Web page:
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This story is suitable for children age 6 to 8 approx.

History of Tom Thumb.

From English Fairy Tales, by Joseph Jacobs (coll. & ed.)

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In the days of the great Prince Arthur, there lived a mighty magician, called Merlin, the most learned and skilful enchanter the world has ever seen. This famous magician, who could take any form he pleased, was travelling about as a poor beggar, and being very tired, he stopped at the cottage of a ploughman to rest himself, and asked for some food. The countryman bade him welcome, and his wife, who was a very good- hearted woman, soon brought him some milk in a wooden bowl, and some coarse brown bread on a platter. Merlin was much pleased with the kindness of the ploughman and his wife; but he could not help noticing that though everything was neat and comfortable in the cottage, they seemed both to be very unhappy. He therefore asked them why they were so melancholy, and learned that they were miserable because they had no children. The poor woman said, with tears in her eyes: "I should be the happiest creature in the world if I had a son; although he was no bigger than my husband's thumb, I would be satisfied."



Merlin was so much amused with the idea of a boy no bigger than a man's thumb, that he determined to grant the poor woman's wish. Accordingly, in a short time after, the ploughman's wife had a son, who, wonderful to relate! was not a bit bigger than his father's thumb. The queen of the fairies, wishing to see the little fellow, came in at the window while the mother was sitting up in the bed admiring him. The queen kissed the child, and, giving it the name of Tom Thumb, sent for some of the fairies, who dressed her little godson according to her orders: "An oak-leaf hat he had for his crown; His shirt of web by spiders spun; With jacket wove of thistle's down; His trowsers were of feathers done. His stockings, of apple-rind, they tie With eyelash from his mother's eye His shoes were made of mouse's skin, Tann'd with the downy hair within."



Tom never grew any larger than his father's thumb, which was only of ordinary size; but as he got older he became very cunning and full of tricks. When he was old enough to play with the boys, and had lost all his own cherry-stones, he used to creep into the bags of his playfellows, fill his pockets, and, getting out without their noticing him, would again join in the game. One day, however, as he was coming out of a bag of cherry-stones, where he had been stealing as usual, the boy to whom it belonged chanced to see him. "Ah, ah! my little Tommy," said the boy, "so I have caught you stealing my cherry-stones at last, and you shall be rewarded for your thievish tricks." On saying this, he drew the string tight round his neck, and gave the bag such a hearty shake, that poor little Tom's legs, thighs, and body were sadly bruised. He roared out with pain, and begged to be let out, promising never to steal again.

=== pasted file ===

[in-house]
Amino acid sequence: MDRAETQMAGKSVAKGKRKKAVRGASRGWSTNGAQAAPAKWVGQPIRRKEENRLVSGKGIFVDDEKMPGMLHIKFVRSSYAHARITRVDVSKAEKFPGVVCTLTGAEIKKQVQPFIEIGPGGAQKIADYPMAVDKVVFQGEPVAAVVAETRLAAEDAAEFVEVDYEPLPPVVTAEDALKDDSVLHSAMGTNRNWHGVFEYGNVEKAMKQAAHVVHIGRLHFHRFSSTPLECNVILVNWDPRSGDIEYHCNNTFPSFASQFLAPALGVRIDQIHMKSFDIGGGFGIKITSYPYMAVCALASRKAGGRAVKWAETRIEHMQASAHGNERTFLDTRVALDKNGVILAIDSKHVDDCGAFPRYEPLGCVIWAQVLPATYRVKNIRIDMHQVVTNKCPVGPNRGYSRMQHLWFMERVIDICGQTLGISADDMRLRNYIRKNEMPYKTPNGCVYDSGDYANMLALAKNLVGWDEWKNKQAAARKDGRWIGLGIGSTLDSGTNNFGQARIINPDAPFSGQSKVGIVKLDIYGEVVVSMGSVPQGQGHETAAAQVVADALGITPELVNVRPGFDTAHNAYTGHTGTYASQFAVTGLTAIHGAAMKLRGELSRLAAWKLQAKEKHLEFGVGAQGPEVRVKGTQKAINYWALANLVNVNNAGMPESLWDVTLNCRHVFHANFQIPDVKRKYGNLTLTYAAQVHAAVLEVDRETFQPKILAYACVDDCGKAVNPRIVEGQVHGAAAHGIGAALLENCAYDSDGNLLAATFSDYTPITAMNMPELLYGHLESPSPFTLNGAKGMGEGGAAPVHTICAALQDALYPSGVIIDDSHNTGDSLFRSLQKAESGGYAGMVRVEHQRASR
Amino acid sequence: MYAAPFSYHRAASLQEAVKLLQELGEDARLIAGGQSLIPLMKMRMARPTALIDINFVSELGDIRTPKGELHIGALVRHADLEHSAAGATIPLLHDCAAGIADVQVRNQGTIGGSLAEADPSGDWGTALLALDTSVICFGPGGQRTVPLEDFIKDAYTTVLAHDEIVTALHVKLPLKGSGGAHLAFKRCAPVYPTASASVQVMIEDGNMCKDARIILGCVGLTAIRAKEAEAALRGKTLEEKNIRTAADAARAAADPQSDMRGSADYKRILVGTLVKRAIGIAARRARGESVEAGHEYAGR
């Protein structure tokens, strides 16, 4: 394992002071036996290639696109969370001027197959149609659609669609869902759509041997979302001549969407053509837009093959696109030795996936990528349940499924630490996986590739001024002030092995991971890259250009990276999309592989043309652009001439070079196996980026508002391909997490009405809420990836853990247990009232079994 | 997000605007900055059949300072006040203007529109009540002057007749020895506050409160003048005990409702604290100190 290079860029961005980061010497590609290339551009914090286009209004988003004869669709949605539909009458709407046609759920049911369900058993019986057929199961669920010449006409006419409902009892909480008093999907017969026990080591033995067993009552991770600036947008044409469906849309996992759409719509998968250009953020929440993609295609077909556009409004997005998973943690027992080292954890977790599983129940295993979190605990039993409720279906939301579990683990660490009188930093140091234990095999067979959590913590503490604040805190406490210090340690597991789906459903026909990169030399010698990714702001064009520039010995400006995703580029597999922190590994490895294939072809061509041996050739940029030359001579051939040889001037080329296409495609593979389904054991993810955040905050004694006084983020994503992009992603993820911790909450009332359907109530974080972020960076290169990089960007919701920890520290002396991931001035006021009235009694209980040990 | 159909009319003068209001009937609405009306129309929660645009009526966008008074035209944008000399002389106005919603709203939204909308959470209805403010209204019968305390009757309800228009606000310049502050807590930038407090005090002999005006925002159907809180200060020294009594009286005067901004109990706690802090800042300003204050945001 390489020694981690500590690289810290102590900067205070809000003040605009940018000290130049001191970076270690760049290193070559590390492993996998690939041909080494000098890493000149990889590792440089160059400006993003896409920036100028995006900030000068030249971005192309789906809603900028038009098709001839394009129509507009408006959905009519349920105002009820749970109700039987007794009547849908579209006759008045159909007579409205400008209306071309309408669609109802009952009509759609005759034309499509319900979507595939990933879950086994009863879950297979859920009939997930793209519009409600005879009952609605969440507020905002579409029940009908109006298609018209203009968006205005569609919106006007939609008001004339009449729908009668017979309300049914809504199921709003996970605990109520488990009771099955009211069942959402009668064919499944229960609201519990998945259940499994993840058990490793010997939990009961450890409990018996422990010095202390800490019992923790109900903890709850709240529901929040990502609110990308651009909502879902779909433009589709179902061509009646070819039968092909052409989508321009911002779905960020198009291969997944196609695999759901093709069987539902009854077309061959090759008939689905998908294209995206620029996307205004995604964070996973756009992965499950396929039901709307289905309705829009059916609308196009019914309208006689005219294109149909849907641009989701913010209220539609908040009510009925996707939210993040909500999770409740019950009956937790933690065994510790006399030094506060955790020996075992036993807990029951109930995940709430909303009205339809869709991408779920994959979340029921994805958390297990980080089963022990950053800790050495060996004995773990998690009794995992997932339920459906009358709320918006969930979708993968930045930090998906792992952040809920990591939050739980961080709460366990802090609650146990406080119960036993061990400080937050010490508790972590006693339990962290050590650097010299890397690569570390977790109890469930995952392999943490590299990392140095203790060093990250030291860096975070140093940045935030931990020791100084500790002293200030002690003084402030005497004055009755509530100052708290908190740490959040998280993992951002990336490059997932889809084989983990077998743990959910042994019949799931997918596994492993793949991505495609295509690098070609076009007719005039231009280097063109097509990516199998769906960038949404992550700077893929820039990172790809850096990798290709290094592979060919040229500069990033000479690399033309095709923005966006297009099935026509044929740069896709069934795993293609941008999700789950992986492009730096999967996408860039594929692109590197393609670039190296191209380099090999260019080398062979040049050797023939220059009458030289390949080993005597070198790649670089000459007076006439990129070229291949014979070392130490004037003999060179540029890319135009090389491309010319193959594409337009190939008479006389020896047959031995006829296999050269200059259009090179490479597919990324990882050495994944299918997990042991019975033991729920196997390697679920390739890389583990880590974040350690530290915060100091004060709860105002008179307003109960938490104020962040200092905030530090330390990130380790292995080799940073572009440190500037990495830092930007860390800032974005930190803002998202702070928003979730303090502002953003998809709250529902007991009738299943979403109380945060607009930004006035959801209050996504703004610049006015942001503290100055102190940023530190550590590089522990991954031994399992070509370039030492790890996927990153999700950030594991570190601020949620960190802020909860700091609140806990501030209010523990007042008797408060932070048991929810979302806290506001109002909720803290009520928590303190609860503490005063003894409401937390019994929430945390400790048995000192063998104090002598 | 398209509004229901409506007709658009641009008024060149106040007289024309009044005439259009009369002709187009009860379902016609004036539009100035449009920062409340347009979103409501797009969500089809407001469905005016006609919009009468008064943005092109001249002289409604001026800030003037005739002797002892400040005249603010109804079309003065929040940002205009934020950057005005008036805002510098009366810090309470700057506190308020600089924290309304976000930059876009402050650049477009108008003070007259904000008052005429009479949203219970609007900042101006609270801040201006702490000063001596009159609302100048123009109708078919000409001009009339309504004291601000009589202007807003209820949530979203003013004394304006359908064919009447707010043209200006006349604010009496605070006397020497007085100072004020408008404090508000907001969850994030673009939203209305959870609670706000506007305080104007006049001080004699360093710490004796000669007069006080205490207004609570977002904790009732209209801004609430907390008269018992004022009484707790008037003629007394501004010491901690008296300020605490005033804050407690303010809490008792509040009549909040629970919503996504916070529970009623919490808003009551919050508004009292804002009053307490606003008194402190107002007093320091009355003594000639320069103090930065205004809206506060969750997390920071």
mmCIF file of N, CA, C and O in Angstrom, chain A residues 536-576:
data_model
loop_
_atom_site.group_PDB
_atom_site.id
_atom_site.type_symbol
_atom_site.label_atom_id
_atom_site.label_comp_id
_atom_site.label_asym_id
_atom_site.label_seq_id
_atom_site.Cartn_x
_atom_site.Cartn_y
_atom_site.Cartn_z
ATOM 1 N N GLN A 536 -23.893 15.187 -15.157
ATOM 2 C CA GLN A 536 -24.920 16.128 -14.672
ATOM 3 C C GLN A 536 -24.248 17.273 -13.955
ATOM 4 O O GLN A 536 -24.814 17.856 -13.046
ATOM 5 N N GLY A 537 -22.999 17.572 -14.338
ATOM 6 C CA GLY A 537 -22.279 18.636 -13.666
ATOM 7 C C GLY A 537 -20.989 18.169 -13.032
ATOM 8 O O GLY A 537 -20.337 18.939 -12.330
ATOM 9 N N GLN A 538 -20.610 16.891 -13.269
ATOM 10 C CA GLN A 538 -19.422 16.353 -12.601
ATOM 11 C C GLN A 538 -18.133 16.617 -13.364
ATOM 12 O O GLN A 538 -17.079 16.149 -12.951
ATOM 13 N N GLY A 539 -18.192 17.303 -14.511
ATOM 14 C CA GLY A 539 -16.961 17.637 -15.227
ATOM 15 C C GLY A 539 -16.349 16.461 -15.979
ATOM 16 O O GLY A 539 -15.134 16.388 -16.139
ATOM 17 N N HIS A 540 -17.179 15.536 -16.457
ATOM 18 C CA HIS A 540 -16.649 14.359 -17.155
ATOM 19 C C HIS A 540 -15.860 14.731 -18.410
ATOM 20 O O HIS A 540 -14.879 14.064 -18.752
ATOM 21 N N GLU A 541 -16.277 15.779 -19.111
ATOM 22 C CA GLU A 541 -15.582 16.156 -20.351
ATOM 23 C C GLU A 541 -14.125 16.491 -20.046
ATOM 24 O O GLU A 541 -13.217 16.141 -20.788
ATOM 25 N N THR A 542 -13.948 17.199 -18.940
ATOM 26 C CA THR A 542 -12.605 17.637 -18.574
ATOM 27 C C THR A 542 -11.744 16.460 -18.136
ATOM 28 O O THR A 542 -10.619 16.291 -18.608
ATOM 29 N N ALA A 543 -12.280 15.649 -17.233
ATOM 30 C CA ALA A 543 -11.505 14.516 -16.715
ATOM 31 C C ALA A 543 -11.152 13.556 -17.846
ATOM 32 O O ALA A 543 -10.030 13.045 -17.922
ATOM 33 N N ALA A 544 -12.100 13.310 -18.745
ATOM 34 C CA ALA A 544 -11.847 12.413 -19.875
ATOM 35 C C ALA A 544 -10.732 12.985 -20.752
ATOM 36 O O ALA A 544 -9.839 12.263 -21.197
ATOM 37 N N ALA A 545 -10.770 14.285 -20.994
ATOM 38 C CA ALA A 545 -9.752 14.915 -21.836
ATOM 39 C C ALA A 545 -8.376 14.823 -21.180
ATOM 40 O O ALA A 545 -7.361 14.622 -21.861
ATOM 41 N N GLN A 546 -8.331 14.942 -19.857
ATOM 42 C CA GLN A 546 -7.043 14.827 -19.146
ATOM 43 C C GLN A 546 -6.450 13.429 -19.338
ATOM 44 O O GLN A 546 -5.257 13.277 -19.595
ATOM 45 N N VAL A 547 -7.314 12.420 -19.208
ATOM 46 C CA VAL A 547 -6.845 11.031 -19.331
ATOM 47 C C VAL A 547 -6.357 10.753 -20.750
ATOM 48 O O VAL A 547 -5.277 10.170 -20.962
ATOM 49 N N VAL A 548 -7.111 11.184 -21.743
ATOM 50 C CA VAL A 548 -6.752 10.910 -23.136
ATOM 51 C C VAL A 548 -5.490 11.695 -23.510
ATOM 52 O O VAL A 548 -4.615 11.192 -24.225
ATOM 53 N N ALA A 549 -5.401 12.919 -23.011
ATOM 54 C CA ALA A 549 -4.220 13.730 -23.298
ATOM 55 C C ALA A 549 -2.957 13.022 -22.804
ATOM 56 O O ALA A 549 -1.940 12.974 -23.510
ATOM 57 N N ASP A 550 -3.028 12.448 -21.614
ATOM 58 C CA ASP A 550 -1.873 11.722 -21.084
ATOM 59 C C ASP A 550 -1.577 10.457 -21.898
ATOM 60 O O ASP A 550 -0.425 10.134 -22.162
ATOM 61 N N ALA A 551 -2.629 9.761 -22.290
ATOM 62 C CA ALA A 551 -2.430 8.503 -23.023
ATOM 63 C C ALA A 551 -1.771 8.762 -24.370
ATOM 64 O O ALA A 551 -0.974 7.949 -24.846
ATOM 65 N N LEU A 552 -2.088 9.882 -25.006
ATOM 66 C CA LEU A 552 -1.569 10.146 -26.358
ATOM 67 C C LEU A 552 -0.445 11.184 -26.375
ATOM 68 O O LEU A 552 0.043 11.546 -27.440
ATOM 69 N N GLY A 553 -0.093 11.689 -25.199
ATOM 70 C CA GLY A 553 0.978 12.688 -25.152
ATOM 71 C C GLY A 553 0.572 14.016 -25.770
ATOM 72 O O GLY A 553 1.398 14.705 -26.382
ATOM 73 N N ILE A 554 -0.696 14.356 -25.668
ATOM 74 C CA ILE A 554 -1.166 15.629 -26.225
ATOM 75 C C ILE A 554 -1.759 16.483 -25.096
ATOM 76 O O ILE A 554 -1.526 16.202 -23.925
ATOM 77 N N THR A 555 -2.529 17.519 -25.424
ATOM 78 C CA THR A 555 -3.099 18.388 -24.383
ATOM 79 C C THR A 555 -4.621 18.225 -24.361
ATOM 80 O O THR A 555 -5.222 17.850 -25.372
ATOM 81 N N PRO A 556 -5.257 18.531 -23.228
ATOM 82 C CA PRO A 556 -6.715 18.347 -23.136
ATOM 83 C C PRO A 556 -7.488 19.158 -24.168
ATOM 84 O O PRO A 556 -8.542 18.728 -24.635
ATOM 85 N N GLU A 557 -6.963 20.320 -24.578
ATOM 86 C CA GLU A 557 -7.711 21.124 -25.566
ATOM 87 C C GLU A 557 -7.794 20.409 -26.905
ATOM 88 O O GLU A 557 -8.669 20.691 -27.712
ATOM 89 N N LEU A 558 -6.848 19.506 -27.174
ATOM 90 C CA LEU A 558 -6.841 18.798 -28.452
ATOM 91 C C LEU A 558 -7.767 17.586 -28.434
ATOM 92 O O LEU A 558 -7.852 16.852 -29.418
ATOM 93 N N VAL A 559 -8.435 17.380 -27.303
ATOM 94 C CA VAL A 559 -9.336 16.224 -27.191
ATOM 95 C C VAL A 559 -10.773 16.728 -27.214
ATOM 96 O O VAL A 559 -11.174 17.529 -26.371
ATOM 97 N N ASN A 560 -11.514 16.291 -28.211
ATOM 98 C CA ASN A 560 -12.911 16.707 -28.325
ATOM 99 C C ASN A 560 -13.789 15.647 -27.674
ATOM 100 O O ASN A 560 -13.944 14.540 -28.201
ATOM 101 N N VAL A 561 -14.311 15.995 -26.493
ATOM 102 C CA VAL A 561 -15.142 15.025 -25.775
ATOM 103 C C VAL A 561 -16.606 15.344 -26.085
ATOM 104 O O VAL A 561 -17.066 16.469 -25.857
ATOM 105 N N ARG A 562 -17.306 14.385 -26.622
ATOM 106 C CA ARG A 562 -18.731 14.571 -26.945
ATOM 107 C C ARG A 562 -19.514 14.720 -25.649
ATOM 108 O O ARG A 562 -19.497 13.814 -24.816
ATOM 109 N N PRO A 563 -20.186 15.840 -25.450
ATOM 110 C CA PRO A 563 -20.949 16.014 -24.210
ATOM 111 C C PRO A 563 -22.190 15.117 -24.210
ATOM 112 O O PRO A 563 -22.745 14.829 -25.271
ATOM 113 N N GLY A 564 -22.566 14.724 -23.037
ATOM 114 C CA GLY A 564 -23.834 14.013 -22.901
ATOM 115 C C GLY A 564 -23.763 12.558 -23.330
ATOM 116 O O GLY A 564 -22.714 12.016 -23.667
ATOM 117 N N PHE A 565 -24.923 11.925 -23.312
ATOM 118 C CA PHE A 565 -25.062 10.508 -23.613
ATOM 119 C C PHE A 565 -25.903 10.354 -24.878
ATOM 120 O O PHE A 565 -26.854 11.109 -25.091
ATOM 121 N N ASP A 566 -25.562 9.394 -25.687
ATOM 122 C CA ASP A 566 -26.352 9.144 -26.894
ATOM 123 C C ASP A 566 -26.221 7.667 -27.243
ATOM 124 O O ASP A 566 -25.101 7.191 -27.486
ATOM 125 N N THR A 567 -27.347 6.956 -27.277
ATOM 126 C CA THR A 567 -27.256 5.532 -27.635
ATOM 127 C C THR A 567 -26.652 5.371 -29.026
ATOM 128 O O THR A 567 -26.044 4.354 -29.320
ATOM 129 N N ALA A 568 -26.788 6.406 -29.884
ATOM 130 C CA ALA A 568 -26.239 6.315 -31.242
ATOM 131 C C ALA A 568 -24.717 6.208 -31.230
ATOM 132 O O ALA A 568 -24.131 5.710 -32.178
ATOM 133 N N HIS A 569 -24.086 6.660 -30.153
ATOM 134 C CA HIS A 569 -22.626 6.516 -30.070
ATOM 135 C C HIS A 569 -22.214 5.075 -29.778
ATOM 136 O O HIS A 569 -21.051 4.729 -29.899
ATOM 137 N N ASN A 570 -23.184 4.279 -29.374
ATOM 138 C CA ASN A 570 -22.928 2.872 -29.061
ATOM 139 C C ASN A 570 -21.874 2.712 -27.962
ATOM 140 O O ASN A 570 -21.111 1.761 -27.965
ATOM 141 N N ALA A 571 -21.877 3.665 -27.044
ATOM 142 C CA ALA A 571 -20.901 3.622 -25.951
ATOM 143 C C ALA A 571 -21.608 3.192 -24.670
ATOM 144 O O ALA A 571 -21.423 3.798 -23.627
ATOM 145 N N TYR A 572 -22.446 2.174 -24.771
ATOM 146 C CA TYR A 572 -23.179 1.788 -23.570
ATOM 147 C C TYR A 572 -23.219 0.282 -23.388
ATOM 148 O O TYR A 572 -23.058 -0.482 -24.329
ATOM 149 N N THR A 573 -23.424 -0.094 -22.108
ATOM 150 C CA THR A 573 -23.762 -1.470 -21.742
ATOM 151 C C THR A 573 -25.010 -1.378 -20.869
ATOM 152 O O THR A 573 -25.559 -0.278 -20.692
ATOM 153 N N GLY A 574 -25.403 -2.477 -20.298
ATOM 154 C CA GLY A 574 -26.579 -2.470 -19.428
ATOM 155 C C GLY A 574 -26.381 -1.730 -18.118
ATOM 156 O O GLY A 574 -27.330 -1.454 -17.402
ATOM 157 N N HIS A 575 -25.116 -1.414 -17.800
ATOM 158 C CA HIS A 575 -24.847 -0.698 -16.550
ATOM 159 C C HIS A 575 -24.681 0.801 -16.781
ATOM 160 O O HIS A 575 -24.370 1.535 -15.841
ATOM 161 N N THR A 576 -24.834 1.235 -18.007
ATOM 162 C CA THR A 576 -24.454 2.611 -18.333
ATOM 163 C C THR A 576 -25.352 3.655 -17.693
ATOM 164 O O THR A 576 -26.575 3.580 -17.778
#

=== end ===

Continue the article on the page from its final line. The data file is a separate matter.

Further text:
A short time afterwards his mother was making a batter-pudding, and Tom, being very anxious to see how it was made, climbed up to the edge of the bowl; but his foot slipped, and he plumped over head and ears into the batter, without his mother noticing him, who stirred him into the pudding-bag, and put him in the pot to boil. The batter filled Tom's mouth, and prevented him from crying; but, on feeling the hot water, he kicked and struggled so much in the pot, that his mother thought that the pudding was bewitched, and, pulling it out of the pot, she threw it outside the door. A poor tinker, who was passing by, lifted up the pudding, and, putting it into his budget, he then walked off. As Tom had now got his mouth cleared of the batter, he then began to cry aloud, which so frightened the tinker that he flung down the pudding and ran away. The pudding being broke to pieces by the fall, Tom crept out covered all over with the batter, and walked home. His mother, who was very sorry to see her darling in such a woeful state, put him into a teacup, and soon washed off the batter; after which she kissed him, and laid him in bed.



Soon after the adventure of the pudding, Tom's mother went to milk her cow in the meadow, and she took him along with her. As the wind was very high, for fear of being blown away, she tied him to a thistle with a piece of fine thread. The cow soon observed Tom's oak-leaf hat, and liking the appearance of it, took poor Tom and the thistle at one mouthful. While the cow was chewing the thistle Tom was afraid of her great teeth, which threatened to crush him in pieces, and he roared out as loud as he could: "Mother, mother!" "Where are you, Tommy, my dear Tommy?" said his mother. "Here, mother," replied he, "in the red cow's mouth." His mother began to cry and wring her hands; but the cow, surprised at the odd noise in her throat, opened her mouth and let Tom drop out. Fortunately his mother caught him in her apron as he was falling to the ground, or he would have been dreadfully hurt. She then put Tom in her bosom and ran home with him.

       



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